To cactus #20: I said nothing about new members pen fed did it to me among others and I have been a member for 10 years.

2
Comment #28 by Bozo posted on
Bozo
To: Anon #23

Re: Elaboration

A CD is a contract. The express terms of the contract are embodied in the disclosure statement, the deposit agreement or "ticket" (rate, term, amount, and compounding) and any ancillary documents particular to special accounts (IRAs, for example). Representations in advertising materials may also be considered contractual (express or implied). Representations not in writing (such as those of a CSR), unless confirmed in writing signed by the bank or credit union (good luck on that!) are generally not binding as a result of integration clauses. As a general rule, specific terms in a CD (your rate is "X", your term is "Y", your compounding is "Z" and your EWP is ___ months/years) govern over general terms ("we reserve the right to change any terms on a whim, or whatever"). Terms of a CD are subject to change unilaterally by the bank/CU only in "callable" CDs. In a fixed-rate, non-callable CD, the bank must honor its terms, including the EWP at the time of purchase. Every term is deemed "material" which directly bears on yield. EWP, as we know, bears on yield. Terms immaterial to yield may, on reasonable notice, be changed by the bank. An example would be the provision of free monthly paper statements of account. State Farm Bank discontinued them, to save a bit of money. That's OK.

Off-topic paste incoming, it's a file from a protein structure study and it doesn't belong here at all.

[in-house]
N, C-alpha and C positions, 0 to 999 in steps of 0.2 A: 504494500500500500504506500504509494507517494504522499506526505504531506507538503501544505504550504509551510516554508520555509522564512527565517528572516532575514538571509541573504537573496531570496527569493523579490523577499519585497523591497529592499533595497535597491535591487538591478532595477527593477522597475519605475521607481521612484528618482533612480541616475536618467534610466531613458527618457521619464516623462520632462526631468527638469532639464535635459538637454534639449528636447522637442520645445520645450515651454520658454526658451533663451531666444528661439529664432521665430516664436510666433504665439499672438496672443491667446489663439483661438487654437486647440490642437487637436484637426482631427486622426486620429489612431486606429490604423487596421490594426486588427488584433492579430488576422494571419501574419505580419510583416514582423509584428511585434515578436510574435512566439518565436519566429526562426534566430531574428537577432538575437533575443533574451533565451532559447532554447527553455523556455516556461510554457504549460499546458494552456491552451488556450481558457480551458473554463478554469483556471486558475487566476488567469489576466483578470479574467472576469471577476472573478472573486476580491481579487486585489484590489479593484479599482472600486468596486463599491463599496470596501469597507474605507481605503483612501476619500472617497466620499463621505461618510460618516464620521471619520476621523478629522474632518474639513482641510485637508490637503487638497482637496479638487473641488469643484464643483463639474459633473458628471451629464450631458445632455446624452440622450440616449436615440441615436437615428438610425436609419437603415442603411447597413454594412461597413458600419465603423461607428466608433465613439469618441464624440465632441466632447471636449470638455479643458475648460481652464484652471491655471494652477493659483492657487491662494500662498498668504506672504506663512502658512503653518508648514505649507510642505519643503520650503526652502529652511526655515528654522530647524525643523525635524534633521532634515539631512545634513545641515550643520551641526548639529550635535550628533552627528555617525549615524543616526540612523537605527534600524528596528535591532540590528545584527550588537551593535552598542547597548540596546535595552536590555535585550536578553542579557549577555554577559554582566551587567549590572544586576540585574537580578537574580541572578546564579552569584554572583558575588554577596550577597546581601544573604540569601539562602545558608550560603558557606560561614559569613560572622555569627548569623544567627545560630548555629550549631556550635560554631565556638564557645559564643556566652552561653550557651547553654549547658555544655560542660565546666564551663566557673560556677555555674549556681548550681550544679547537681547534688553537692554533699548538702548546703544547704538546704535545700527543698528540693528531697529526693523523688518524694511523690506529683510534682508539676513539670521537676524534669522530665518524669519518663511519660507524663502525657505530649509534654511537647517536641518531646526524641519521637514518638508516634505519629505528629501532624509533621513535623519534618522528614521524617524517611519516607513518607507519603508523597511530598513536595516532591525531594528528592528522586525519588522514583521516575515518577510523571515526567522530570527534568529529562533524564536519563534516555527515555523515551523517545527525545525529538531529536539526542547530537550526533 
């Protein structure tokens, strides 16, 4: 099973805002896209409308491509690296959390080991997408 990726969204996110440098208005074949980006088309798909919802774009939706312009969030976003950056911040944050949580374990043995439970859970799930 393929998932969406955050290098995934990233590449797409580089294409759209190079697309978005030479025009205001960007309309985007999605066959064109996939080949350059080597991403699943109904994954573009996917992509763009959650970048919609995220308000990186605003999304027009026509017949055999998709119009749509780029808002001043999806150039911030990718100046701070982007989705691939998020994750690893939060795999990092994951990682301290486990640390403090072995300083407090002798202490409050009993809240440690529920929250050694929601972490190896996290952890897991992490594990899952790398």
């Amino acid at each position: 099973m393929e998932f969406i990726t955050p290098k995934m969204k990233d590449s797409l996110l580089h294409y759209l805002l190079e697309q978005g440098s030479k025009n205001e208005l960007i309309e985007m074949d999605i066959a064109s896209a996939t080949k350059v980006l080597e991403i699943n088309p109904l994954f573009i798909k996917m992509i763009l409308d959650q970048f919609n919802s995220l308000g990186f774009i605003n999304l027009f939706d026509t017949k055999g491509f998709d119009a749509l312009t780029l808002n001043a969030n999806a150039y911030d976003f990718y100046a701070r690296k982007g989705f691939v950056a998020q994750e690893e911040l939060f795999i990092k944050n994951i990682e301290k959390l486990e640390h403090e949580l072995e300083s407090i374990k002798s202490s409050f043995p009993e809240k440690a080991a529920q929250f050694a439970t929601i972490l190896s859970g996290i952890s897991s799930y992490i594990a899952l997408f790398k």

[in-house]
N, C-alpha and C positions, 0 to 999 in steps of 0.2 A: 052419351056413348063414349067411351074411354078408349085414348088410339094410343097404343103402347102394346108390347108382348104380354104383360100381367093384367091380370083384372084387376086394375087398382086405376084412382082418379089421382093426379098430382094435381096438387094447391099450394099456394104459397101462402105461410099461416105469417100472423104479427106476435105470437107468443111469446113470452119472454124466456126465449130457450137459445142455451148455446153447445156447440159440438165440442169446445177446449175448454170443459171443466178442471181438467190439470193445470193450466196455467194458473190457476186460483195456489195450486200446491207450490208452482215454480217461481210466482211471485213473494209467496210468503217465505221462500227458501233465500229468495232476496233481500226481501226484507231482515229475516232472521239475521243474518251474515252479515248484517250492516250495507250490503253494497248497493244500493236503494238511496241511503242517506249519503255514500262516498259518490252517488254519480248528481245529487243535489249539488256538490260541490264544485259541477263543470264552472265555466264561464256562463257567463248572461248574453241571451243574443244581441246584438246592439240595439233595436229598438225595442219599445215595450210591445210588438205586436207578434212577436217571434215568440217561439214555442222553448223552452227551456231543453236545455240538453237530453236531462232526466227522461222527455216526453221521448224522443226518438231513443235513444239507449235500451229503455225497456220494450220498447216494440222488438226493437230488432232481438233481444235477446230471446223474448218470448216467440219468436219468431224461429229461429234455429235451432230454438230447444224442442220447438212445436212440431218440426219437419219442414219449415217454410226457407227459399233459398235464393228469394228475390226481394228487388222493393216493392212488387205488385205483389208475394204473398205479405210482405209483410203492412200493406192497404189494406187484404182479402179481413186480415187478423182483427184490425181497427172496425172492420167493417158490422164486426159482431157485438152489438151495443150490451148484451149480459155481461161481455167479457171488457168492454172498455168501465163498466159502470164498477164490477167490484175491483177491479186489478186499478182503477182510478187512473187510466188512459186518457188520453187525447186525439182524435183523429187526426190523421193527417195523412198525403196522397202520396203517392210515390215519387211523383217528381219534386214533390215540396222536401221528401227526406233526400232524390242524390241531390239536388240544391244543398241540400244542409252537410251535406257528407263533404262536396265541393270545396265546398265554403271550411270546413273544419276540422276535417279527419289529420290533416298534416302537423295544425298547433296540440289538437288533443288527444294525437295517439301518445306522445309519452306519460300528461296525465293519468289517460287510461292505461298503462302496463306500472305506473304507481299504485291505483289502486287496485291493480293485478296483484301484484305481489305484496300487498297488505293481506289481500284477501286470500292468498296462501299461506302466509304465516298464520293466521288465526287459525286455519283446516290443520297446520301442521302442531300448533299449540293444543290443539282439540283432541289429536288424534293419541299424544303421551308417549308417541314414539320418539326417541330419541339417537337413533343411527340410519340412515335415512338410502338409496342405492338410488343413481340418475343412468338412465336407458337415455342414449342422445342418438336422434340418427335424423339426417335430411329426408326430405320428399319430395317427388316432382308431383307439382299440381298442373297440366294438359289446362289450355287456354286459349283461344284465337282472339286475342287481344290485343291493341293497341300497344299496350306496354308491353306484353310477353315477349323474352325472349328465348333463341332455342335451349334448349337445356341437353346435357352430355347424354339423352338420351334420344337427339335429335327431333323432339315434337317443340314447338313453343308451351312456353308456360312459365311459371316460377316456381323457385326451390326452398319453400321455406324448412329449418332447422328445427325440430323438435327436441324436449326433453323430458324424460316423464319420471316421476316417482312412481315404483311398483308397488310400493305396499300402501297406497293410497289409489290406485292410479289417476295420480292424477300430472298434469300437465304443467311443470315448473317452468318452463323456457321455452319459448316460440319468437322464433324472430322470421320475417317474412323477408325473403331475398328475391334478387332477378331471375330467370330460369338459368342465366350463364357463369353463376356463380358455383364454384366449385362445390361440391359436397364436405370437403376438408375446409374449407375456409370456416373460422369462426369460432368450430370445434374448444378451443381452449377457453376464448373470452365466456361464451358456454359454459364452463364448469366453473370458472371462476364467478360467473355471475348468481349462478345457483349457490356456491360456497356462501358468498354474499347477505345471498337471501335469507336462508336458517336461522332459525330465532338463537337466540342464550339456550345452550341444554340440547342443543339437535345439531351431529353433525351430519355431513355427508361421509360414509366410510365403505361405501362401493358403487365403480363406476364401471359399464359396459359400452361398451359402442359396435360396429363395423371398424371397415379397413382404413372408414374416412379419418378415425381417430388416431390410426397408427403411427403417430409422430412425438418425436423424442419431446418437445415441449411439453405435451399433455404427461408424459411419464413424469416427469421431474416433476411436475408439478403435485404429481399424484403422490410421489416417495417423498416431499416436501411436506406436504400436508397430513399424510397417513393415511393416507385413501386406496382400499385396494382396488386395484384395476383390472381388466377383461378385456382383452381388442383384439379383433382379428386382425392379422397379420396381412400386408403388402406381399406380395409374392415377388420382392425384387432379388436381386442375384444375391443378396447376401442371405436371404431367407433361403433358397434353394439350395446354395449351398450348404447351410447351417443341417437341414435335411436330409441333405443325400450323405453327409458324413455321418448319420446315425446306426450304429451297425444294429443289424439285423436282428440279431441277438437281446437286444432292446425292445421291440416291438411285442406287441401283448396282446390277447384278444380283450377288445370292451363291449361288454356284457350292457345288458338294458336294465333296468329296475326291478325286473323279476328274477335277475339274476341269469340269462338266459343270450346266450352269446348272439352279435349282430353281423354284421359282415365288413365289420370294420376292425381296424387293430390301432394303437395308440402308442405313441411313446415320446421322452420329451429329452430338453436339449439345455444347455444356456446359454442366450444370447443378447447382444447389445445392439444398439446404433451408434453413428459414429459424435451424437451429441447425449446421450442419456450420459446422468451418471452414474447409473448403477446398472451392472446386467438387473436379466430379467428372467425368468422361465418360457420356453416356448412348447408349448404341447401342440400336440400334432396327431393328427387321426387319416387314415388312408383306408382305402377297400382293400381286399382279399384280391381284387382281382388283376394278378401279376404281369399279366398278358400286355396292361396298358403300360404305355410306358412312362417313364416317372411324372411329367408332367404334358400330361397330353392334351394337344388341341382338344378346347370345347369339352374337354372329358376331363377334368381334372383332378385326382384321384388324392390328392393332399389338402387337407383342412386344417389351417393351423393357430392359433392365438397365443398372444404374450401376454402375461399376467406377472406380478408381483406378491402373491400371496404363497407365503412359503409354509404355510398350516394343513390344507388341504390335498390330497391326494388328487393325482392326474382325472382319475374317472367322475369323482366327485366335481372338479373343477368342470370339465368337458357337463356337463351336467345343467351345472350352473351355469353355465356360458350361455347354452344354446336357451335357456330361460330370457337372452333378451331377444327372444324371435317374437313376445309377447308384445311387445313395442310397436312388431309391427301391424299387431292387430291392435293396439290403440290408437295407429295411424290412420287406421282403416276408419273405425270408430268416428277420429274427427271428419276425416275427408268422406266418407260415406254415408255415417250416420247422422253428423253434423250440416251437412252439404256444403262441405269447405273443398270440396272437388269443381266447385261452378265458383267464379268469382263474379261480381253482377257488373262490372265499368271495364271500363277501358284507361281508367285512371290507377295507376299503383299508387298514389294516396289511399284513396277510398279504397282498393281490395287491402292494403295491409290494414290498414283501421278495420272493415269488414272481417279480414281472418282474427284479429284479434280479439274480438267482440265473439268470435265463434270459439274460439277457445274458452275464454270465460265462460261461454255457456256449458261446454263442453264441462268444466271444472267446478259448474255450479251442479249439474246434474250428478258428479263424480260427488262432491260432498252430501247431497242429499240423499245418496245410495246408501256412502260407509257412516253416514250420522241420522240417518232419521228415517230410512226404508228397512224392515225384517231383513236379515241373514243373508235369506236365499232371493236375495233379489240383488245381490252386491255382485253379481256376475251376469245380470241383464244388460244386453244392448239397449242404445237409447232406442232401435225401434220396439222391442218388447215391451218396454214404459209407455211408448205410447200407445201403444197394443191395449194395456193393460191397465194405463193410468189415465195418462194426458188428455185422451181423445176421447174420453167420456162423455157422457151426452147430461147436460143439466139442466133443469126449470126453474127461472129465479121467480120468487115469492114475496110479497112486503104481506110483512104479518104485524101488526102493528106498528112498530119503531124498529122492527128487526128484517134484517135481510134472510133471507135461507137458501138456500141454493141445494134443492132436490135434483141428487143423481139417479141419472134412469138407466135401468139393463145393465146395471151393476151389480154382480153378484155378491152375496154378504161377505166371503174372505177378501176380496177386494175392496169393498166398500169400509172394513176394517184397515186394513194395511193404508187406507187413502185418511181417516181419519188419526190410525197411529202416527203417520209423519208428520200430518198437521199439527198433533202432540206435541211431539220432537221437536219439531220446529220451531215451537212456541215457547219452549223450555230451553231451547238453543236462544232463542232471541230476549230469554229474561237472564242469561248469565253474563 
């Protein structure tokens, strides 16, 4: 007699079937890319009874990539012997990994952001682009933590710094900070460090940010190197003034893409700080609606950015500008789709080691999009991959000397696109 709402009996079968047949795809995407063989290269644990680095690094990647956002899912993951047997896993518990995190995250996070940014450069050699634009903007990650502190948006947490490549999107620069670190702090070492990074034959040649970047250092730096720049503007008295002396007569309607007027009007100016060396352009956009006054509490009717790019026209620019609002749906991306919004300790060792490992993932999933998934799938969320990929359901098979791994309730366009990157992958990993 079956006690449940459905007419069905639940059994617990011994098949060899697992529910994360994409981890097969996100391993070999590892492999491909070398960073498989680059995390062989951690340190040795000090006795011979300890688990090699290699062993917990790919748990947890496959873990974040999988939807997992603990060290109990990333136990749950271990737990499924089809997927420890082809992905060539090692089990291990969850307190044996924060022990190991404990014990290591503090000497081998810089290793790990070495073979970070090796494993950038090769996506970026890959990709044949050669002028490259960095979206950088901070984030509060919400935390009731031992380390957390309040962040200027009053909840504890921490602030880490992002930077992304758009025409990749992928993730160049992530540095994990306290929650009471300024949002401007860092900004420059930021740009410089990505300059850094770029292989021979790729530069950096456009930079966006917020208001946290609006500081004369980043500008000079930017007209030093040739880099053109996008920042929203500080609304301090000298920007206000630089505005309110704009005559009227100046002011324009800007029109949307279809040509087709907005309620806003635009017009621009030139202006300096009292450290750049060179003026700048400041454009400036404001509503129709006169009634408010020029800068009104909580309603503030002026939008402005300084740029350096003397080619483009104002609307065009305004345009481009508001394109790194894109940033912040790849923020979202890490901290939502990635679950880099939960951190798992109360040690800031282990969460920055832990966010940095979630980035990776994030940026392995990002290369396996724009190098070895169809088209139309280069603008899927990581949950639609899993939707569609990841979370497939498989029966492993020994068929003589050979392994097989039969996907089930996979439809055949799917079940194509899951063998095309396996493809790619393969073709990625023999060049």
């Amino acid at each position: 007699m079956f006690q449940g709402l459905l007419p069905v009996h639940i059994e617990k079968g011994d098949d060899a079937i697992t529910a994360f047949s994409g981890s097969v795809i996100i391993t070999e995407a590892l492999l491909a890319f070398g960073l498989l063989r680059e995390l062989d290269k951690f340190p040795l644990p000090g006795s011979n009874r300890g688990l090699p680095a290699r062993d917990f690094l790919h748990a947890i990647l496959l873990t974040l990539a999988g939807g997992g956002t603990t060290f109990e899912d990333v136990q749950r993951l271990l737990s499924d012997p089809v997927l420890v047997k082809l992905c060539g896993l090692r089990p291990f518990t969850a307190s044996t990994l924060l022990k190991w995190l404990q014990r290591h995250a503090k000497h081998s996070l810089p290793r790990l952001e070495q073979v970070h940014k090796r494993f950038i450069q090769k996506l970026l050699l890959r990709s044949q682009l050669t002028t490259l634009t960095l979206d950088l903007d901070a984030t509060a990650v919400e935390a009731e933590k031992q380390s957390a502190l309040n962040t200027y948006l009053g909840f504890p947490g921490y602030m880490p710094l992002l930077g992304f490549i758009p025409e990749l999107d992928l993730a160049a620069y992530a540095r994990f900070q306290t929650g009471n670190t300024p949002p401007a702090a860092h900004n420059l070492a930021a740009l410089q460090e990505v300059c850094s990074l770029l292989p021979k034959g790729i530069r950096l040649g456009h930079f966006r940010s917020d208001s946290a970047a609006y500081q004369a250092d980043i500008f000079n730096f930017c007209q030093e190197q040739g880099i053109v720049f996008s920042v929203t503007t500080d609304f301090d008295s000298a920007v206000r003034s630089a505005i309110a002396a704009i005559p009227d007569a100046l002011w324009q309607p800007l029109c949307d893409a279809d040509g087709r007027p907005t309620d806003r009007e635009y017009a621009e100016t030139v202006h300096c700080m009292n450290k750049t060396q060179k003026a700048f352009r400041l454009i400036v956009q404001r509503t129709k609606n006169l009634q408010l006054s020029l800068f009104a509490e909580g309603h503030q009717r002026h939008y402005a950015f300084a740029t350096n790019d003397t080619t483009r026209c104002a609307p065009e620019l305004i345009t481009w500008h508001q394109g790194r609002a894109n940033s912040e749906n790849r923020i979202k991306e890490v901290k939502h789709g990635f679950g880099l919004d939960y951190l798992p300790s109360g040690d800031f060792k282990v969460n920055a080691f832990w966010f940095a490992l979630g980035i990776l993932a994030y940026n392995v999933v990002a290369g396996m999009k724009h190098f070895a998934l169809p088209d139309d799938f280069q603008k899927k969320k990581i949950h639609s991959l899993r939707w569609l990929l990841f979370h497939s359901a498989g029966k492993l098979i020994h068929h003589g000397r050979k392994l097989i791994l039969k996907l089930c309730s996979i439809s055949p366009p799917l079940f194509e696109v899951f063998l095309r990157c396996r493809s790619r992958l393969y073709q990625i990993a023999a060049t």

Aside from the express terms of the contract, the law may imply terms based on equitable principles. For example, under various theories (such as promissory estoppel), the law (I so love that term "the law", as if it really meant anything in the real world) may "estop" (prohibit) a bank from changing even what might be immaterial terms in a contract if the purchaser of the CD detrimentally relied on the otherwise immaterial term in the purchase of the CD and, but for the otherwise immaterial term, would not have purchased it. Stated another way, the term might be material to one (me) but not others.